Worshippers at some Pentecostal and evangelical churches across the country showed up for their weekly Sunday services, adamant that the country needed prayers now more than ever despite restrictions on gatherings imposed by the Mia Mottley administration.
While some congregations took action to restrict their numbers, others vowed to implement the necessary changes from next week.
“We can’t shut the house of God and no weapon formed against the house of God can prosper. So we will just work with caution, follow our leaders and work with what we have to work with,” said Bishop Medford of Mount Holy Calvary Church at Sion Hill, St. James.
“The church has to prevail and when people need someone to call on and somewhere to go and when someone needs someone to call on or someplace to go, they will go to the church,” he added.
Nevertheless, he told Barbados TODAY that elderly people had been instructed not to attend, but some of them showed up anyway.
“We will continue to have church with some of the younger ones until the Government says to close the doors, but we are praying for Barbados, we are praying for the first responders in the island, the Prime Minister, the Cabinet and all the medical people so that God will lift this fire from under us in Jesus name,” said Bishop Medford.
Elderly church member Daleen Bryan was among those who arrived for the service, explaining that her decision was based on her belief in “the Lord Jesus Christ” and his ability to “save”.
“We are going to keep worshipping God and believing that God is going to fix every situation and do all things in his time. We don’t need to get weary in doing well…so we are looking to Jesus for help. In the three and a half years I was attending this church, we have never restricted our members and we are here gathering together in the name of Jesus. No restrictions,” she declared.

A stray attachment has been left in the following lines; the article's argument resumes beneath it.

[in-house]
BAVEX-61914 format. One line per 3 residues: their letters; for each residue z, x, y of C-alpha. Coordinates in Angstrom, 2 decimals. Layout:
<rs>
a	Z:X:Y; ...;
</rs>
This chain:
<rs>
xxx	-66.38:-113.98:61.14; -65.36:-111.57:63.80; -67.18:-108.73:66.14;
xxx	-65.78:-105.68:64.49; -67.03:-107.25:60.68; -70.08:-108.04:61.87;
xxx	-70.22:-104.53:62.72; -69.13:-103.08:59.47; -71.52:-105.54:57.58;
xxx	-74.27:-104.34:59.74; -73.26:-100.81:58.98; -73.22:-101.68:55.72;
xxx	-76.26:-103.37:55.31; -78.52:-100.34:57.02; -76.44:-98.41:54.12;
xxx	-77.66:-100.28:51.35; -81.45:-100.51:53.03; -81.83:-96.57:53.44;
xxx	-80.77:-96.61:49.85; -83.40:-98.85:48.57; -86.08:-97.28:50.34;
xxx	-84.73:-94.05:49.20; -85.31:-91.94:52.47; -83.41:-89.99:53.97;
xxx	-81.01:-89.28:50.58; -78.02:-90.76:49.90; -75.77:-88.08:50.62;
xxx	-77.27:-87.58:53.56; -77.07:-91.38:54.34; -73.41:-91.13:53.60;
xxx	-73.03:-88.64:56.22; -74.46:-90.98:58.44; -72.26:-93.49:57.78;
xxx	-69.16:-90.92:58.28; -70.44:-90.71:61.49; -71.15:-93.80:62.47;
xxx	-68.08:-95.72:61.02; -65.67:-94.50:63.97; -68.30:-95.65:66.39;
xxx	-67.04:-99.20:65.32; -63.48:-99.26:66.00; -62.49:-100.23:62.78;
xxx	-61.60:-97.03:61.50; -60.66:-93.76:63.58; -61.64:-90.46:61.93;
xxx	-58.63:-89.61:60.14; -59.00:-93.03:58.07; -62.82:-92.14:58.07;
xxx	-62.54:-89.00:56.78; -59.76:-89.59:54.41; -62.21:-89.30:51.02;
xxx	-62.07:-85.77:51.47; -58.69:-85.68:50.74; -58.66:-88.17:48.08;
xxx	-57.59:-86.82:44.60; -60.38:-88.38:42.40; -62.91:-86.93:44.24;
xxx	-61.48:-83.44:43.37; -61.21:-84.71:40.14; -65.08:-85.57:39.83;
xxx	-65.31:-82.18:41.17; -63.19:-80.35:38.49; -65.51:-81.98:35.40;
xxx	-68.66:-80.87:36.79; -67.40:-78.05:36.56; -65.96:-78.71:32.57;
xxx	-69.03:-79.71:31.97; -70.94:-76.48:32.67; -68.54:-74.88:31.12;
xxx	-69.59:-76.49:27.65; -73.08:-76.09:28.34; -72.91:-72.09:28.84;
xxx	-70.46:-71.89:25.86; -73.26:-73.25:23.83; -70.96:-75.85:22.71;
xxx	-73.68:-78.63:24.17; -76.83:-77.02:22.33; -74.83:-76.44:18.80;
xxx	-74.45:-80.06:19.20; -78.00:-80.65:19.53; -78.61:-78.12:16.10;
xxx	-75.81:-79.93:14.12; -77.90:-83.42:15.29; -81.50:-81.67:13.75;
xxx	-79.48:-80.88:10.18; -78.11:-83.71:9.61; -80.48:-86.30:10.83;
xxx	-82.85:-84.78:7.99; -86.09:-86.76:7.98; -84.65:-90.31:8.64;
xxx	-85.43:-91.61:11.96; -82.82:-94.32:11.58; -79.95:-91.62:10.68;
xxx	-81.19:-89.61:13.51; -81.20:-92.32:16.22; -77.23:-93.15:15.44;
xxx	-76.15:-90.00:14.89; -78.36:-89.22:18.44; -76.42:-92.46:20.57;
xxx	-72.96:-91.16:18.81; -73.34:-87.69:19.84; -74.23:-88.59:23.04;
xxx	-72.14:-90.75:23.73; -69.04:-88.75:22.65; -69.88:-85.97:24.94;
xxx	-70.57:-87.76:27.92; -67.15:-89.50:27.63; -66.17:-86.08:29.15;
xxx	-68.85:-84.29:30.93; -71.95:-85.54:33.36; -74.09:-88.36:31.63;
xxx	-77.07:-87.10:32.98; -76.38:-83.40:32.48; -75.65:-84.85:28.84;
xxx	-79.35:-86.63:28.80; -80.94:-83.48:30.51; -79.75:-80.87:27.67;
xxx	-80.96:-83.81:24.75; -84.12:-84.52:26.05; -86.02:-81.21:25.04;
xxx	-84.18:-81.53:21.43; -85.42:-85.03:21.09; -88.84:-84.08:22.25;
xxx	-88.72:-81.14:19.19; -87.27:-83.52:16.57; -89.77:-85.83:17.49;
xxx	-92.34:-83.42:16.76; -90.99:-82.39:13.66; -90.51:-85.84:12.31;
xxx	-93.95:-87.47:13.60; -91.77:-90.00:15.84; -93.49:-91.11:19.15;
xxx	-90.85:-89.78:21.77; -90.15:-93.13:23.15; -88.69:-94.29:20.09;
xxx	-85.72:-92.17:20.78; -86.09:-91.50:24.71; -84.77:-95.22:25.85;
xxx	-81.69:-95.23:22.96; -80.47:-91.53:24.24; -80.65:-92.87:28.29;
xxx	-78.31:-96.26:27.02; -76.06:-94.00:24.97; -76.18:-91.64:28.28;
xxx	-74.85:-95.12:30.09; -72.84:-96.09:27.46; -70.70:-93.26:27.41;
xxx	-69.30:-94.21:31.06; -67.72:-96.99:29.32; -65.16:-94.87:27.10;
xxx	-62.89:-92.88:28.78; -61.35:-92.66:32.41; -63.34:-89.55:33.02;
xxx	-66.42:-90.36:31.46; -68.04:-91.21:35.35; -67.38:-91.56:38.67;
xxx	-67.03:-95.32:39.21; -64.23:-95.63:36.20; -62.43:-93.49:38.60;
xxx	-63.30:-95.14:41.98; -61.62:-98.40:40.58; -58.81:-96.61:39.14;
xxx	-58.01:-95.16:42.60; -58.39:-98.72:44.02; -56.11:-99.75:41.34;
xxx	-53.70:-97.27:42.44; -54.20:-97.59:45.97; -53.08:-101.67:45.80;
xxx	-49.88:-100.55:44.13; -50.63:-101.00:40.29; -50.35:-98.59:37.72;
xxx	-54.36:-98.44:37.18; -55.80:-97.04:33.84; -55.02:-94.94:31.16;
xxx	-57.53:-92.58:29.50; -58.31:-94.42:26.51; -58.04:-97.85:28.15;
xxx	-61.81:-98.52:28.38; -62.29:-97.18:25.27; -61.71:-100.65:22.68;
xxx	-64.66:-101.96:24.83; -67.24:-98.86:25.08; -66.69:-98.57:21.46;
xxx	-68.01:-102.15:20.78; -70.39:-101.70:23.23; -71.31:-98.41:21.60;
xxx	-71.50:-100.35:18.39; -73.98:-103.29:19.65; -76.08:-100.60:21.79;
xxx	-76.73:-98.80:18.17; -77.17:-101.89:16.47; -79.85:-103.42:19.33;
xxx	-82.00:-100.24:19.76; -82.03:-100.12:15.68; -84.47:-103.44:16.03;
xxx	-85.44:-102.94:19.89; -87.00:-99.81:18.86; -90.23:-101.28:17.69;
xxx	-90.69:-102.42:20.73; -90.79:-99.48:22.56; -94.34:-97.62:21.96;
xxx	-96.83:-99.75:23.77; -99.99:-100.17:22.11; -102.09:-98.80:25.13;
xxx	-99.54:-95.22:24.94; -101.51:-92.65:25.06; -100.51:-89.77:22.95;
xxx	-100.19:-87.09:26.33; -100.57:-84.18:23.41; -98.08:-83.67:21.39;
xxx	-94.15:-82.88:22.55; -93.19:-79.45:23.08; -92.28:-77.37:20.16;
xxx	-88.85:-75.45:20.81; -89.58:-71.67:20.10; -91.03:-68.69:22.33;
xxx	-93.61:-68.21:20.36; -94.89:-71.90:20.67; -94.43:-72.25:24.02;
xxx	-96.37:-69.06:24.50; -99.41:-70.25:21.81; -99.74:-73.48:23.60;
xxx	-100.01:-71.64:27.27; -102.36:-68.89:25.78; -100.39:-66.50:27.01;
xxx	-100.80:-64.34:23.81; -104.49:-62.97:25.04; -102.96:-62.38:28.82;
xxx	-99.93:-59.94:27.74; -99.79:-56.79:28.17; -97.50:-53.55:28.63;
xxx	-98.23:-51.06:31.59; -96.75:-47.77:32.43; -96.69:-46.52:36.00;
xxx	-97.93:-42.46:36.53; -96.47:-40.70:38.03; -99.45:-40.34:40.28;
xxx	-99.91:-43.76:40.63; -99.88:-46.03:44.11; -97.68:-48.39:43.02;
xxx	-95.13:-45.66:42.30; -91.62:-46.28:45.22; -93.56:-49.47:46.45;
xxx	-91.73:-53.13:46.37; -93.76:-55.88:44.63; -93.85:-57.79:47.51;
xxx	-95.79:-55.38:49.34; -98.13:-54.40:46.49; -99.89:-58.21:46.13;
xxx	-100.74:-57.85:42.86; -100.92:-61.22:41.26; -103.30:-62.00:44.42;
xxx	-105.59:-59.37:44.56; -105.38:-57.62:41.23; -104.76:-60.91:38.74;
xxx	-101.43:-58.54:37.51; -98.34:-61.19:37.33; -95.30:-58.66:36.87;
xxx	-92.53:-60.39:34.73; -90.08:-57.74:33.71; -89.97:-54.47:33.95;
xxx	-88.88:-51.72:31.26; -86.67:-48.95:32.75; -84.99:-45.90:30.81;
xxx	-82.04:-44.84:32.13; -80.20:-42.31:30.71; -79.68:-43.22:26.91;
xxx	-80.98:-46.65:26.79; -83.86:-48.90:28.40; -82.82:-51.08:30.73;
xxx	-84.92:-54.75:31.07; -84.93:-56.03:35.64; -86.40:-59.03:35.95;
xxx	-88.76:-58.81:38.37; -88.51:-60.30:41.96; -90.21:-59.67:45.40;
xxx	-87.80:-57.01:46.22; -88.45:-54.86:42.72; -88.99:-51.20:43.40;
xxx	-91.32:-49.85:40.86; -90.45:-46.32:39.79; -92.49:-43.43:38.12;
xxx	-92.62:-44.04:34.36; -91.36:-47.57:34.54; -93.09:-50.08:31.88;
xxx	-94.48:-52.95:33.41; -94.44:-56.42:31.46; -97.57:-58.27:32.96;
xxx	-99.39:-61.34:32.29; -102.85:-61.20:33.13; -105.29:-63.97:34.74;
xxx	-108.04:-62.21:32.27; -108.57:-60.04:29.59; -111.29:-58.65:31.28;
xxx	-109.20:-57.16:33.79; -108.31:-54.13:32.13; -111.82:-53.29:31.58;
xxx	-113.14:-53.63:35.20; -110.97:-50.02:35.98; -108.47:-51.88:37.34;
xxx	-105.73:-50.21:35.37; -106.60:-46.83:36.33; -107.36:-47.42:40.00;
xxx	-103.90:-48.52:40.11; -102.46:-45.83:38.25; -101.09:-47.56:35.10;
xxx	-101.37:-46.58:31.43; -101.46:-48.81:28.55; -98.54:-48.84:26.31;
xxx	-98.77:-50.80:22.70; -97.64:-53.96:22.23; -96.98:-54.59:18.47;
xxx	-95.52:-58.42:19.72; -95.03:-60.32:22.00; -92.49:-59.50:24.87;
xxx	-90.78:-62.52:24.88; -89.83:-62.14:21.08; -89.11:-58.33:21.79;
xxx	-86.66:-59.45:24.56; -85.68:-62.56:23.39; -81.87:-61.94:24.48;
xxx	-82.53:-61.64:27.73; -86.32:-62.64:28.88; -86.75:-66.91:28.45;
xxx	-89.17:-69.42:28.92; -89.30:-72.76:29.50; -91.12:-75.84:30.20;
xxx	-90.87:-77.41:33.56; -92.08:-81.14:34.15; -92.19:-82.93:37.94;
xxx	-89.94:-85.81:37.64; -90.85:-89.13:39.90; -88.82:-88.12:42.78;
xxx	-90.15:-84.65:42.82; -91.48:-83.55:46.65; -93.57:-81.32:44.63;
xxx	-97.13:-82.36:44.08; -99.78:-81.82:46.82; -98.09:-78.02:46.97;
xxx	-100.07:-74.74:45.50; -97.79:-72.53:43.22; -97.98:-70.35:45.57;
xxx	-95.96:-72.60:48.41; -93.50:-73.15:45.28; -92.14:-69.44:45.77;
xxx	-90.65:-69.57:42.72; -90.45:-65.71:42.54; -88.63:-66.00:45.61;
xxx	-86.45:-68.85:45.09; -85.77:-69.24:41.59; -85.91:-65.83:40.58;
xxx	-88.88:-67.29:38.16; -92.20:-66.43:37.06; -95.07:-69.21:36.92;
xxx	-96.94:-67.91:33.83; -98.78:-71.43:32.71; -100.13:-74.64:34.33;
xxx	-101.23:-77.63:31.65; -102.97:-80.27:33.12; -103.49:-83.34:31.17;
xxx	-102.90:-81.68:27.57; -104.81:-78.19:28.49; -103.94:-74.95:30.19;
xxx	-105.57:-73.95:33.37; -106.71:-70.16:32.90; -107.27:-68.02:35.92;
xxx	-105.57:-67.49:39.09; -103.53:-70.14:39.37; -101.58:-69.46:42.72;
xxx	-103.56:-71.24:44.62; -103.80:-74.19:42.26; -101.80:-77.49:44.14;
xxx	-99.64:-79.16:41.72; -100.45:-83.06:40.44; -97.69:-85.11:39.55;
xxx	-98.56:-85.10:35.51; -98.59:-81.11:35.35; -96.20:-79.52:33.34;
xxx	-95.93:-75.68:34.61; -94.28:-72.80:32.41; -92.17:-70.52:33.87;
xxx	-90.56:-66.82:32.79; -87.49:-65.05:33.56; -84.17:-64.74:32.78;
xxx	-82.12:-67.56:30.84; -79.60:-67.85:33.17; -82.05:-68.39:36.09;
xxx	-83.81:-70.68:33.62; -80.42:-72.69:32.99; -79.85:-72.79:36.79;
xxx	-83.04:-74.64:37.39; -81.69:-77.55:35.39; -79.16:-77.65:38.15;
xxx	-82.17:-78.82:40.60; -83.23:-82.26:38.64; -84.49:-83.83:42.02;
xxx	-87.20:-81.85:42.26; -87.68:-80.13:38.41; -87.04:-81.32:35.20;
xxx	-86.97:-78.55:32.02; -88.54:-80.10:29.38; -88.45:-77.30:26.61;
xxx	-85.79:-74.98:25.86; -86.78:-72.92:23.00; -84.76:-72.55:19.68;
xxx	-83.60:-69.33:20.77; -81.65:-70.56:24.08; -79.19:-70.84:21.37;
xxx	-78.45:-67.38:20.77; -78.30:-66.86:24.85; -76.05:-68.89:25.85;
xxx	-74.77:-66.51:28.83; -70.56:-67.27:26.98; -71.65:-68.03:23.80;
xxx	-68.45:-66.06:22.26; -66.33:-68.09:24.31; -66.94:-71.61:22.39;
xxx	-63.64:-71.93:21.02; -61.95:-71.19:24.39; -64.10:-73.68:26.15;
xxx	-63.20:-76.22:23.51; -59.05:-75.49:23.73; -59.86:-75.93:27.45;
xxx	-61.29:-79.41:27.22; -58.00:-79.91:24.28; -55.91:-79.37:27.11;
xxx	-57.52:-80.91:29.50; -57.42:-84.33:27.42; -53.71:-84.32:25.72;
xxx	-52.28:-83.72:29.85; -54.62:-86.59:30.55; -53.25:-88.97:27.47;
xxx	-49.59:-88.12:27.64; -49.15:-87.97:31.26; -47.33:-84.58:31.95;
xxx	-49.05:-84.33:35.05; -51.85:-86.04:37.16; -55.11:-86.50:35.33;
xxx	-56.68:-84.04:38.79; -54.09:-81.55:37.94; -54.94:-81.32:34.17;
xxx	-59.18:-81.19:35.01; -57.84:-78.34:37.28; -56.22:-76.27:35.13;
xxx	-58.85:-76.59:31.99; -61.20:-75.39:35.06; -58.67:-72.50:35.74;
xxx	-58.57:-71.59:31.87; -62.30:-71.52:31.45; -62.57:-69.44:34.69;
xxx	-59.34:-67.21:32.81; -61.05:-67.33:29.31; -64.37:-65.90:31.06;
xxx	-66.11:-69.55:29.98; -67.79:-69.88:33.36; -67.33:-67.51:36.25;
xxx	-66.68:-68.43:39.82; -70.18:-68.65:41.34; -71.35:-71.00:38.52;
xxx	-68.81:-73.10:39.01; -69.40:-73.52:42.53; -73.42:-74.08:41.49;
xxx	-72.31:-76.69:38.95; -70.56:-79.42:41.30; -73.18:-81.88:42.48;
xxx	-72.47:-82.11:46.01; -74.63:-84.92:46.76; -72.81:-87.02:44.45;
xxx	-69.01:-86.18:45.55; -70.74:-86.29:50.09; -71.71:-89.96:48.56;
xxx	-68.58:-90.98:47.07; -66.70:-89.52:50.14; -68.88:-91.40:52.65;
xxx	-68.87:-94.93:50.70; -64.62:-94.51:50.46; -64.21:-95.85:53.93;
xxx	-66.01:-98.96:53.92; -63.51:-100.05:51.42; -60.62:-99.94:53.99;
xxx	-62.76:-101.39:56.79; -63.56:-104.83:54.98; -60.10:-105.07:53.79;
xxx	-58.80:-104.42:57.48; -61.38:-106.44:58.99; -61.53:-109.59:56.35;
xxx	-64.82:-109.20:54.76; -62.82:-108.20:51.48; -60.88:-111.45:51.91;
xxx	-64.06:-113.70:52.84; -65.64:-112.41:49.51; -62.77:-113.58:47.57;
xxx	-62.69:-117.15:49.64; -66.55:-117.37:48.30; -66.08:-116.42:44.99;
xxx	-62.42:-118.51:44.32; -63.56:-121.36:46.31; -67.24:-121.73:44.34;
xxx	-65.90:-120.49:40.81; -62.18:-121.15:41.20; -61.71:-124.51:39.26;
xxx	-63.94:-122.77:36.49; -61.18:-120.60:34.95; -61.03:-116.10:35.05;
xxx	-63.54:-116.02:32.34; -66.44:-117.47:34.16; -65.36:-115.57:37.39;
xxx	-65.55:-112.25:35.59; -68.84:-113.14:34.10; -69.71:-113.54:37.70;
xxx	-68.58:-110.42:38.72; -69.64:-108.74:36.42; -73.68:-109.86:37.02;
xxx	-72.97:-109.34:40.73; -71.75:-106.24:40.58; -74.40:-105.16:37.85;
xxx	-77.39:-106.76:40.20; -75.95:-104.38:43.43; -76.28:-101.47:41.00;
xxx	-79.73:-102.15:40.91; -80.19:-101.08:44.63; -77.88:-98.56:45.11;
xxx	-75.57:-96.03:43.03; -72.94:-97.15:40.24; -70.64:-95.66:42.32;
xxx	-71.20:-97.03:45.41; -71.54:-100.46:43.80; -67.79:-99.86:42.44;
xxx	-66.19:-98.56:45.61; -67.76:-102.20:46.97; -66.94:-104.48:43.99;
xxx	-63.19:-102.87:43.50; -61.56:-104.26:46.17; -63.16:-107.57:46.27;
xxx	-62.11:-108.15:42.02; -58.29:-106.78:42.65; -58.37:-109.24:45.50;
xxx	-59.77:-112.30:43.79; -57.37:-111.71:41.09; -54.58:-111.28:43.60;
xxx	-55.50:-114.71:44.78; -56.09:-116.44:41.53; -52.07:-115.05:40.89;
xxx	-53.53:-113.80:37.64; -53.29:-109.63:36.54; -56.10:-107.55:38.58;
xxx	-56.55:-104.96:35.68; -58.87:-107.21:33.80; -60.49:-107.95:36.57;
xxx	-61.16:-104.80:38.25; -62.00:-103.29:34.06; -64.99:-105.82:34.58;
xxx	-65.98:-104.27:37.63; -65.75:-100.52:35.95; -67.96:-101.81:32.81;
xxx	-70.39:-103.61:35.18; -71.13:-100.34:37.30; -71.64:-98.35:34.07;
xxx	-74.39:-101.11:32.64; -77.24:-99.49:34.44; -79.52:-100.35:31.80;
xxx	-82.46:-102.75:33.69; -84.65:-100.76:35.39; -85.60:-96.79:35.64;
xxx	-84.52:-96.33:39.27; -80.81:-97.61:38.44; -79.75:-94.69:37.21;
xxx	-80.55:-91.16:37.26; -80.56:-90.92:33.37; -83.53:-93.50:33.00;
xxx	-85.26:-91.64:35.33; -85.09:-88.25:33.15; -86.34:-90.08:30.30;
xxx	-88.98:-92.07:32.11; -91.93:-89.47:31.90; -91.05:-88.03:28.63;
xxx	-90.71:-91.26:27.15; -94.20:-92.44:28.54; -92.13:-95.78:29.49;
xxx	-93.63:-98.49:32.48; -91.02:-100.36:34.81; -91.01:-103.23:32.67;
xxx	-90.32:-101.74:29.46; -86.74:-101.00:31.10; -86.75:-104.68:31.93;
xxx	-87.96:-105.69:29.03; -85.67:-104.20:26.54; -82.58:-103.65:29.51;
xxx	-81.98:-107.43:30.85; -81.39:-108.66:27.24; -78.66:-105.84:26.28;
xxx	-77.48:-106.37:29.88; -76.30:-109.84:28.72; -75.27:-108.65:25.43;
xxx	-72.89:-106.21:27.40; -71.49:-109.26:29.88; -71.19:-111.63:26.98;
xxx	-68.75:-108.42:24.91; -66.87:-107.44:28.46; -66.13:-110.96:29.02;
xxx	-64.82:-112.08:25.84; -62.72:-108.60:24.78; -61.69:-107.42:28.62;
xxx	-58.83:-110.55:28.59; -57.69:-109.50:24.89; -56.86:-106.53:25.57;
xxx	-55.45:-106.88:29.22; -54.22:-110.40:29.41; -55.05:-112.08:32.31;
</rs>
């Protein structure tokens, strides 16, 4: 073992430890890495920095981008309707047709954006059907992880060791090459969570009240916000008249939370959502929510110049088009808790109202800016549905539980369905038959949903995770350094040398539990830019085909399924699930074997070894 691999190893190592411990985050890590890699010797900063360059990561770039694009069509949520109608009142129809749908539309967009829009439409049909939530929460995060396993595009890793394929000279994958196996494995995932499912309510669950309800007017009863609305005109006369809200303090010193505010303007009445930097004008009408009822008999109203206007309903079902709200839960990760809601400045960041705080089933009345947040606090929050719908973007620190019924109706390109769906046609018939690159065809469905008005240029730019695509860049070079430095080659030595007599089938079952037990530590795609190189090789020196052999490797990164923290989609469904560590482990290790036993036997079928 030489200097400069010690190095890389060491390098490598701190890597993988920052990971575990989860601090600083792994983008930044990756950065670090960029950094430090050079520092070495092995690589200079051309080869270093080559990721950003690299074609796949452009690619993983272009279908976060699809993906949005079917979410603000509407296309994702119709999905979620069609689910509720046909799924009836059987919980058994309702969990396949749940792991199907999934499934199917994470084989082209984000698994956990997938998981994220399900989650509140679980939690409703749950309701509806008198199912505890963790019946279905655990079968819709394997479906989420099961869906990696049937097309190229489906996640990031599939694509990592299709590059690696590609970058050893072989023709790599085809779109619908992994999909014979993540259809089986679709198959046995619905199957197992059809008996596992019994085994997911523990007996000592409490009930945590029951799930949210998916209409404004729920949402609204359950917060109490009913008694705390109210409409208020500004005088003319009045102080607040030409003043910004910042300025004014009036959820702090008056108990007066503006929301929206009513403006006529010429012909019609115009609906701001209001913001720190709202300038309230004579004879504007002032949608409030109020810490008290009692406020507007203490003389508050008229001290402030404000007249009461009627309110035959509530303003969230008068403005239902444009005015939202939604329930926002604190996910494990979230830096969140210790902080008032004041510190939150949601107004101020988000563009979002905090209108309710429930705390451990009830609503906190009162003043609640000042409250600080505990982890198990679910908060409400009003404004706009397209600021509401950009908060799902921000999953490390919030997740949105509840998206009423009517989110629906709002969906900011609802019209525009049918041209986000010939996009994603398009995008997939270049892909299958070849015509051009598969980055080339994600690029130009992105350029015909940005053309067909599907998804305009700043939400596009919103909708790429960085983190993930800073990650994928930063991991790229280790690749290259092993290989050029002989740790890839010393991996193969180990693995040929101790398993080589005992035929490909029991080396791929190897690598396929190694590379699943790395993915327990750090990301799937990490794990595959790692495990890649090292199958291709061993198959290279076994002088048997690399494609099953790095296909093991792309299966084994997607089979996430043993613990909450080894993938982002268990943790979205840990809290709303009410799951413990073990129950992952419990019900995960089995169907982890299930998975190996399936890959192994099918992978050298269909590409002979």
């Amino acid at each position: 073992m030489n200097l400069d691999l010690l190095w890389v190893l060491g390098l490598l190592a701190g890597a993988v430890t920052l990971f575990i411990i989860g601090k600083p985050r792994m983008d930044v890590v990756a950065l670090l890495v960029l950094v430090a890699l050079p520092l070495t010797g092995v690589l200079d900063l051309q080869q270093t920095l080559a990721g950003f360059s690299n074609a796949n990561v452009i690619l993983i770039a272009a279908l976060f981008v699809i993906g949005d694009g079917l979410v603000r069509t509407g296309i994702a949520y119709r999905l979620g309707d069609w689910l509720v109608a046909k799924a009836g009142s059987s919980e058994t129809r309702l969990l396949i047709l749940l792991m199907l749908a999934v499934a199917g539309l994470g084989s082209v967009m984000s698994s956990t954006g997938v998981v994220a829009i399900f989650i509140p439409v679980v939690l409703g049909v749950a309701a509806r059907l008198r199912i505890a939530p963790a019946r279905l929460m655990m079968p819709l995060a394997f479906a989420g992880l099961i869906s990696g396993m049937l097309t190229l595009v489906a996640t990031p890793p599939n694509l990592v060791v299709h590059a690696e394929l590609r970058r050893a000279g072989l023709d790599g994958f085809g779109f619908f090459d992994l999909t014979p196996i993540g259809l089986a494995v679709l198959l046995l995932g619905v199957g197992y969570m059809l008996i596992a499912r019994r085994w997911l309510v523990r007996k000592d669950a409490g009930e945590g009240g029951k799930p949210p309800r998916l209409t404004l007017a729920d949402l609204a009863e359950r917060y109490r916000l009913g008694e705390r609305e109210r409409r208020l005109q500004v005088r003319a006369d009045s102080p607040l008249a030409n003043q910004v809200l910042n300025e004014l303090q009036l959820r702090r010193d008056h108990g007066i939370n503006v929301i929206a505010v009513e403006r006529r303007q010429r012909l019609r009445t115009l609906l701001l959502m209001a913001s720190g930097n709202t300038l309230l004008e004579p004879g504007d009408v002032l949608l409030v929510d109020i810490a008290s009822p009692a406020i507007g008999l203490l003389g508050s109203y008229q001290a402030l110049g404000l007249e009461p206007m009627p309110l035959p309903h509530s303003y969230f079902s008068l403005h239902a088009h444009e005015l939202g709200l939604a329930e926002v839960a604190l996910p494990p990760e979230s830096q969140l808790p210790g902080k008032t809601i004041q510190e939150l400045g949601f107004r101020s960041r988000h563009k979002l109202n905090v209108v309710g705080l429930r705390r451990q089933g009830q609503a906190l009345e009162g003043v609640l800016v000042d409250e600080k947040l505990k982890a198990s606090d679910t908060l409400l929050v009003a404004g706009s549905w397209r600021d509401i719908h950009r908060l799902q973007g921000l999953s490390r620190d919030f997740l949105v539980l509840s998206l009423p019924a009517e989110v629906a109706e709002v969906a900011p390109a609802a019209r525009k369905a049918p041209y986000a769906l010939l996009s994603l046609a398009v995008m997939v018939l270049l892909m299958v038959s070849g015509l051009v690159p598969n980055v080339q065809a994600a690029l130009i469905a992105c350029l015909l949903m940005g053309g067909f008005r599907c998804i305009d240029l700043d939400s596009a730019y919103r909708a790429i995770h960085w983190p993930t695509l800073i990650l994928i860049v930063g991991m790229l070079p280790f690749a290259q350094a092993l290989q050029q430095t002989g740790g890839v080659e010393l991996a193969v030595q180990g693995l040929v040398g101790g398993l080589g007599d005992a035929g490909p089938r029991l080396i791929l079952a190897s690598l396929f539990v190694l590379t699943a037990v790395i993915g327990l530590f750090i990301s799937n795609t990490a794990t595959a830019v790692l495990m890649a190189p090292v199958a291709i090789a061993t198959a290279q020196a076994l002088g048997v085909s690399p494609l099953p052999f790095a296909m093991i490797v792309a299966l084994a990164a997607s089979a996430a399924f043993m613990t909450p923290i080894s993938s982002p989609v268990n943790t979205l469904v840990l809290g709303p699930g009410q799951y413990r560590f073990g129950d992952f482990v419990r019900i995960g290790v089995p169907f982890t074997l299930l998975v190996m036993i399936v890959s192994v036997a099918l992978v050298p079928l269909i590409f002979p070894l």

Since recording its first cases of COVID 19, authorities restricted gatherings to no more than 100 people, before revising this figure 25 people on Saturday evening as Barbados entered phase two of its response.
A stone’s throw away was Deidre Thorne, a member of Power in the Blood Assembly at Upper Carlton, St. James where just a handful of church-goers had assembled.
She explained that a decision was made on how many people would be allowed into the church while stressing that Christians across the country had a responsibility to pray for the nation regardless of whether they were in a church setting or not.
“We are abiding by the laws of the land, but we believe that we have a responsibility to pray for our nation, our citizens, our brothers and our sisters through this storm. The church cannot be afraid in the same way as the rest of the country. We have to trust the God that we serve and that we know will see us through this time,” she told Barbados TODAY.
“We have to comply but we will work within the framework of the laws of the land but we will work within the framework of the laws of the land but we will still pray. Others will pray from home but a few of us have come out to pray in the church,” Thorne added. (KS)